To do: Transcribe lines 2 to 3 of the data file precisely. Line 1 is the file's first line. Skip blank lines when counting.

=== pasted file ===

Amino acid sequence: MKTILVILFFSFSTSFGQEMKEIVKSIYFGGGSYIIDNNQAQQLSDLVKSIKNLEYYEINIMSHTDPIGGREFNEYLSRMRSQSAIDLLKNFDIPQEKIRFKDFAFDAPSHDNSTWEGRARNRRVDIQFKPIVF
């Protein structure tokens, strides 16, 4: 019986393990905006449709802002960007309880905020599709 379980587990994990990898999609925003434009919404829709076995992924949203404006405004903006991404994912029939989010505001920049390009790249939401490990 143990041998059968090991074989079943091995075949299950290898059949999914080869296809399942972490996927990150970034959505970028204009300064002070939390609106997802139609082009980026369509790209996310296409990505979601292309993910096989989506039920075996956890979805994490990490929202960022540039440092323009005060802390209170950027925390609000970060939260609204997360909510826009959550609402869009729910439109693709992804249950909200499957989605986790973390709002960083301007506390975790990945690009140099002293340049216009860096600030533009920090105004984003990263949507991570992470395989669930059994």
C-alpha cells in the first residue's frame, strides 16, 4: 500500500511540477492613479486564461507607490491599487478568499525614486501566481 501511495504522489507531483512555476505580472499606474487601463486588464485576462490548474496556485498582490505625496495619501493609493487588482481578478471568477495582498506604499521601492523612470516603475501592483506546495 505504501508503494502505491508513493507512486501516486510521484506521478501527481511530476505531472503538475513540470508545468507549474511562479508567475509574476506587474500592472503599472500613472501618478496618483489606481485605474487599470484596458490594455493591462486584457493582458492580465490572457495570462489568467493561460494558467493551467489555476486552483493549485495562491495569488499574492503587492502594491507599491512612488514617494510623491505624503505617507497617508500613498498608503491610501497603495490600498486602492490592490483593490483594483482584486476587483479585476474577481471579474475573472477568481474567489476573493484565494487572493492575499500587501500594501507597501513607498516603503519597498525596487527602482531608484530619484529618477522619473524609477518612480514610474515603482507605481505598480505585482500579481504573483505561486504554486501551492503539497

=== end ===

């Protein structure tokens, strides 16, 4: 019986393990905006449709802002960007309880905020599709 379980587990994990990898999609925003434009919404829709076995992924949203404006405004903006991404994912029939989010505001920049390009790249939401490990 143990041998059968090991074989079943091995075949299950290898059949999914080869296809399942972490996927990150970034959505970028204009300064002070939390609106997802139609082009980026369509790209996310296409990505979601292309993910096989989506039920075996956890979805994490990490929202960022540039440092323009005060802390209170950027925390609000970060939260609204997360909510826009959550609402869009729910439109693709992804249950909200499957989605986790973390709002960083301007506390975790990945690009140099002293340049216009860096600030533009920090105004984003990263949507991570992470395989669930059994």
C-alpha cells in the first residue's frame, strides 16, 4: 500500500511540477492613479486564461507607490491599487478568499525614486501566481 501511495504522489507531483512555476505580472499606474487601463486588464485576462490548474496556485498582490505625496495619501493609493487588482481578478471568477495582498506604499521601492523612470516603475501592483506546495 505504501508503494502505491508513493507512486501516486510521484506521478501527481511530476505531472503538475513540470508545468507549474511562479508567475509574476506587474500592472503599472500613472501618478496618483489606481485605474487599470484596458490594455493591462486584457493582458492580465490572457495570462489568467493561460494558467493551467489555476486552483493549485495562491495569488499574492503587492502594491507599491512612488514617494510623491505624503505617507497617508500613498498608503491610501497603495490600498486602492490592490483593490483594483482584486476587483479585476474577481471579474475573472477568481474567489476573493484565494487572493492575499500587501500594501507597501513607498516603503519597498525596487527602482531608484530619484529618477522619473524609477518612480514610474515603482507605481505598480505585482500579481504573483505561486504554486501551492503539497